There are a lot of ways people can volunteer with the community.
Helping at the food bank and thrift store are just a couple of ways people band together to lend a hand.
One that doesn’t pop up as often when you throw around the term community service is our valiant search and rescue crew.
Just like our firefighters, these are people called upon when times are at their toughest. There’s an emergency, emotions are high and as many resources have to be spread as thinly as possible.
Searchers are told to pack for 12-hour shifts and bring extra clothes as the ones they have often get soaked.
They are forced to tackle some very tough terrain in whatever the heavens can throw at them and with every step they never know if they’ll go home with thanks or as the bearers of the worst news possible.
And, according to our local head hunter, Bill Drysdale, it’s all to help a neighbour, whether they live next door or in Duncan.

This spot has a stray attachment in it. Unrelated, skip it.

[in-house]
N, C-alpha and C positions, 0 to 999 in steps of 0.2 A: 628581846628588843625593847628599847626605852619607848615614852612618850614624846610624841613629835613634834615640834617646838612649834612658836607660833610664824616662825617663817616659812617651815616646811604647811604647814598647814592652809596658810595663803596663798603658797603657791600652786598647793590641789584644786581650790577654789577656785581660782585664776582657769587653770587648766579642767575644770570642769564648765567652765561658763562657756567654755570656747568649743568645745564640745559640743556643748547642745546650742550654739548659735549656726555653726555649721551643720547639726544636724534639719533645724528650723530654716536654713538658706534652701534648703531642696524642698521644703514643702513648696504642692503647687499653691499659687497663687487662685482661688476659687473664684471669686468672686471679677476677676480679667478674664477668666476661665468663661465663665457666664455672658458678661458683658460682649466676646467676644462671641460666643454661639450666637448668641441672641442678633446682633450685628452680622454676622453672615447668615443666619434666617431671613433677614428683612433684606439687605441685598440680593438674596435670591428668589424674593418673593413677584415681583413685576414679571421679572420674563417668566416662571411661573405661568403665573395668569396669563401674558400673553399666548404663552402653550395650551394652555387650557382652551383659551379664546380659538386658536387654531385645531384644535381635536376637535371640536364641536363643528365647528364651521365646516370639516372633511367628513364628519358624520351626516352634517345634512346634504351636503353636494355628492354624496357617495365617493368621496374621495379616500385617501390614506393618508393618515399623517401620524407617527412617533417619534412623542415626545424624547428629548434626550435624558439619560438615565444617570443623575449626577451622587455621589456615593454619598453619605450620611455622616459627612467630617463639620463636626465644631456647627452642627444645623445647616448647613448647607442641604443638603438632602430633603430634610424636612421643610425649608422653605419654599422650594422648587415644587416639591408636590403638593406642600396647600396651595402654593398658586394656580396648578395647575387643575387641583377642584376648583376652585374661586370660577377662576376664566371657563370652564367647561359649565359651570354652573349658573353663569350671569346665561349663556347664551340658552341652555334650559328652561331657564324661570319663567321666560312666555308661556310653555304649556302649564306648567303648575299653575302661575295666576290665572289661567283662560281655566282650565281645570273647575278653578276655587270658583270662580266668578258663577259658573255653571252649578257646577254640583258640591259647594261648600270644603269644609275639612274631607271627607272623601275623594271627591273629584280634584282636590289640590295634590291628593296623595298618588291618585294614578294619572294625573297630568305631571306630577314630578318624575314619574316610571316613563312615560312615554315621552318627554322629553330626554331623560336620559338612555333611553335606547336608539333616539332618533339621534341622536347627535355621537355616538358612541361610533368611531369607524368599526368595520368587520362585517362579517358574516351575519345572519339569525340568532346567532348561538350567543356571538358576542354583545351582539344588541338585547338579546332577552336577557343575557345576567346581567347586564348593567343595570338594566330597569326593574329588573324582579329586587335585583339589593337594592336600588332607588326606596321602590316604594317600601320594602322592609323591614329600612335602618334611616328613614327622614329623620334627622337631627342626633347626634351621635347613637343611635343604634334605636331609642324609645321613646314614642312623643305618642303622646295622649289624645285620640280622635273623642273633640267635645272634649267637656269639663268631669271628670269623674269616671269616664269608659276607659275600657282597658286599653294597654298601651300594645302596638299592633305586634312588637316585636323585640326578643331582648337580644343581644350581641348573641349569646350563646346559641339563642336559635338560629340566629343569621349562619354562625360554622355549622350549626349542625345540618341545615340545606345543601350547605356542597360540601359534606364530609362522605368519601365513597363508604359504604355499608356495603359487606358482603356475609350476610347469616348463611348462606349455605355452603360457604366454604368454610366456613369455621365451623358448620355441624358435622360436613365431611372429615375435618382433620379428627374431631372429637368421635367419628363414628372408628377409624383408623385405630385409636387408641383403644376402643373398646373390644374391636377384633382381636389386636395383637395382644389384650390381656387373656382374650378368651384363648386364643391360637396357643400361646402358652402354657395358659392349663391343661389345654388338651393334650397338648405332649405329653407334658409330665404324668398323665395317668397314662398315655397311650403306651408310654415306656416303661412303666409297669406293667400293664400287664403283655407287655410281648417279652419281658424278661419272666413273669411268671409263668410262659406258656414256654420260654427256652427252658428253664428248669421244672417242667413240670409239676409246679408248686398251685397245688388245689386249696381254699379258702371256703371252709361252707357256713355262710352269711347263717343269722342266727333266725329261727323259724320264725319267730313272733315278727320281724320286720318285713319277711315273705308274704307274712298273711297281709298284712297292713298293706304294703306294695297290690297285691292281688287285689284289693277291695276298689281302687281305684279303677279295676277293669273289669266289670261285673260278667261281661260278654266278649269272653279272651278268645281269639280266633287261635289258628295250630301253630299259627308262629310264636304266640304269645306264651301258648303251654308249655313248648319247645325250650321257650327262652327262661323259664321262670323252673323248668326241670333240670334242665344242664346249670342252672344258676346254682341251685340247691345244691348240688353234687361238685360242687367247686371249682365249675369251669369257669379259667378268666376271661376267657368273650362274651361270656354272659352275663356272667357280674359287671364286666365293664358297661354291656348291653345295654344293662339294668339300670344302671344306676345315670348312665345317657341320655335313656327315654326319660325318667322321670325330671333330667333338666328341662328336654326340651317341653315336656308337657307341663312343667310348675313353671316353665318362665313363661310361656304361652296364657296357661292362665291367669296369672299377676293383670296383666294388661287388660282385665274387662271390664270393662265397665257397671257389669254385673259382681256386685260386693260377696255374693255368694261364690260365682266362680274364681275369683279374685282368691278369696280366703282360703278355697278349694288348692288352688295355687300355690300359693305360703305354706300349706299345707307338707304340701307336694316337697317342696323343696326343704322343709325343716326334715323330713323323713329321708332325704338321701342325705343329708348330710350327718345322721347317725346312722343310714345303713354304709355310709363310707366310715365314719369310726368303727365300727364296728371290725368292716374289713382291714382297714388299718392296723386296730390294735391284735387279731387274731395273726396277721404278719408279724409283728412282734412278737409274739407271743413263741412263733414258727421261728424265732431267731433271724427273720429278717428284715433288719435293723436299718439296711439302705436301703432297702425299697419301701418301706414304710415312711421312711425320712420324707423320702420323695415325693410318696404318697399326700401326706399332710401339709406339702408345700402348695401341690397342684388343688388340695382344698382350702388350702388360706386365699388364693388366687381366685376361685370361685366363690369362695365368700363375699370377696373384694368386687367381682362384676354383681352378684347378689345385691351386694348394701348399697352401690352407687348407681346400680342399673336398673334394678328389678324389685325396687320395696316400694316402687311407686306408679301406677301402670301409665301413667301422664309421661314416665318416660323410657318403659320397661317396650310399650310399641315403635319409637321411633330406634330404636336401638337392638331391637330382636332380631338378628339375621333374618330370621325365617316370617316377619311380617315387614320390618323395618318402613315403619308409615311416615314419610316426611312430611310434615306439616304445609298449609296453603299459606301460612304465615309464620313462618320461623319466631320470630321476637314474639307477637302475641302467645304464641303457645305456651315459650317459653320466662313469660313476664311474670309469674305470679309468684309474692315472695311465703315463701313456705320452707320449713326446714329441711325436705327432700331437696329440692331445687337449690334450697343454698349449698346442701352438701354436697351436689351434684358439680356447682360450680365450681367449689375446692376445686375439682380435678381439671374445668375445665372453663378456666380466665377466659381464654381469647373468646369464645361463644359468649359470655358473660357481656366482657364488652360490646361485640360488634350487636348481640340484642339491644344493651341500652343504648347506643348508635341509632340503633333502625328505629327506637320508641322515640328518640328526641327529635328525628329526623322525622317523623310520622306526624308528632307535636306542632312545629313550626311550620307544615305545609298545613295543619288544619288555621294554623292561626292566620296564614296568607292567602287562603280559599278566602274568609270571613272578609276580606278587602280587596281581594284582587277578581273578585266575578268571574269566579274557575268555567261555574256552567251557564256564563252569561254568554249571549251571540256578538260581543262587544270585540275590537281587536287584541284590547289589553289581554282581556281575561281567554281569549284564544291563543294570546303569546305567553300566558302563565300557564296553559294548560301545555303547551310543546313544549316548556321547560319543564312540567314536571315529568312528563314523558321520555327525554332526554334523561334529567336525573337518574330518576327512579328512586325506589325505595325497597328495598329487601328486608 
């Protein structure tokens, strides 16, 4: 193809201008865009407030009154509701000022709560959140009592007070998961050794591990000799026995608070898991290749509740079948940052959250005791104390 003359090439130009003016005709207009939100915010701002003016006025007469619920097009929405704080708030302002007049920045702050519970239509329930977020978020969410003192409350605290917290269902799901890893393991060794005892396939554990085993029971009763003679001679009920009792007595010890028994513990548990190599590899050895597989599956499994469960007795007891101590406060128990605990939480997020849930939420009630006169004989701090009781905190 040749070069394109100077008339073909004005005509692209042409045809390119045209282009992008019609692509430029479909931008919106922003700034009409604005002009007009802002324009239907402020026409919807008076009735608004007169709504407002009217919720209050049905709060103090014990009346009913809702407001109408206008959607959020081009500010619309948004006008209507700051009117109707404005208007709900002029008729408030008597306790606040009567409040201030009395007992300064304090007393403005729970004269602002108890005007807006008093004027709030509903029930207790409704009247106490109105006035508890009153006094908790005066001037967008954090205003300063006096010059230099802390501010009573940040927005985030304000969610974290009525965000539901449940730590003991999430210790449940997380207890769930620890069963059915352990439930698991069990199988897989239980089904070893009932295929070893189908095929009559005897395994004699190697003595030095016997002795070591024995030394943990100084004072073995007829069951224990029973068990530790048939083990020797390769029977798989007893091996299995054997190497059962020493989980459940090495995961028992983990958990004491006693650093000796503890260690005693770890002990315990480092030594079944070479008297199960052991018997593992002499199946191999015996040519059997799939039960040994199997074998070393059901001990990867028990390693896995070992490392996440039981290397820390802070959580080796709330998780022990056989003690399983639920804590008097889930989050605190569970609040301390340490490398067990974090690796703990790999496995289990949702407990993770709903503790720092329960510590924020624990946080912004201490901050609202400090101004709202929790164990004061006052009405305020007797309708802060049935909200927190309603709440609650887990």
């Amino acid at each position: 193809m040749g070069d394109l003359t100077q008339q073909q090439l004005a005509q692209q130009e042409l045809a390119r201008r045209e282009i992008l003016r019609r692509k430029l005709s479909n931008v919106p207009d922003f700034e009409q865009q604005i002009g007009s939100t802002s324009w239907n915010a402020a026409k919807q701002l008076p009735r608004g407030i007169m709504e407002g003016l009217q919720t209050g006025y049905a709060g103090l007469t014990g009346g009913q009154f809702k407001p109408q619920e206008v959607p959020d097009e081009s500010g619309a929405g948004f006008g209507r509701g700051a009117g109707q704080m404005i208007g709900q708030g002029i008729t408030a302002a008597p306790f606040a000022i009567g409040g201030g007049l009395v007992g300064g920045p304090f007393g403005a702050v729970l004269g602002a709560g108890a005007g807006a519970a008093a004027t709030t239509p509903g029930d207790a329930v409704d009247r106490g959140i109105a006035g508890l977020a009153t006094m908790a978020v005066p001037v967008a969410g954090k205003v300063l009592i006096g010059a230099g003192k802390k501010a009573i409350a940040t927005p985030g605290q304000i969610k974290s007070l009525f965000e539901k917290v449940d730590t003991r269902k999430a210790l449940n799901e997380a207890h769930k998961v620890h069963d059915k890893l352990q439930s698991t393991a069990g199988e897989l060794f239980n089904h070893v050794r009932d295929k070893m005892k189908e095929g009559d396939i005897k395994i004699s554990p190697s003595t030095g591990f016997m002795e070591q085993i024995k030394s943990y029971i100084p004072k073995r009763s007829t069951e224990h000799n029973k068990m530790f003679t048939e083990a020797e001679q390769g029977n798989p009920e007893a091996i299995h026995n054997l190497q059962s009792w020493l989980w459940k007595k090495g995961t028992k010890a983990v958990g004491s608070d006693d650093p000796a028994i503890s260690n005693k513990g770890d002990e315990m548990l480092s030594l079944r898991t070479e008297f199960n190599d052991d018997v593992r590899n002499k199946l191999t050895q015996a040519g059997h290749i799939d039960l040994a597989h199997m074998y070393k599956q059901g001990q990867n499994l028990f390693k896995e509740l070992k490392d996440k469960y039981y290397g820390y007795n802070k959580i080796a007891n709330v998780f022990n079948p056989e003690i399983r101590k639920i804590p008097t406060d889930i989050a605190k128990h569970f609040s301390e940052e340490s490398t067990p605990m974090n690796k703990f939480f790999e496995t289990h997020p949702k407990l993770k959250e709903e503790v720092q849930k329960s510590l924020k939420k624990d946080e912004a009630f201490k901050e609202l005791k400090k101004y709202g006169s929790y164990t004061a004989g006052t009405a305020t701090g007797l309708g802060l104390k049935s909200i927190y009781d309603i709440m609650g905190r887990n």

Their service, even if it is bringing the bad news, provides some comfort to the grief-stricken through closure.
Ladysmith searchers were called to help search the brush around Duncan last week as the rest of Canada held their breath for any news in the disappearance of Tyeshia Jones, 18.
Unfortunately in the end, the news was not good and a body believed to be Jones was found in a wooded area near Duncan.
Even though we now have to try and makes sense of this senseless act, it is important to take the time and say thank you to the men and women who took time out of their own schedules to help in the direst of straits.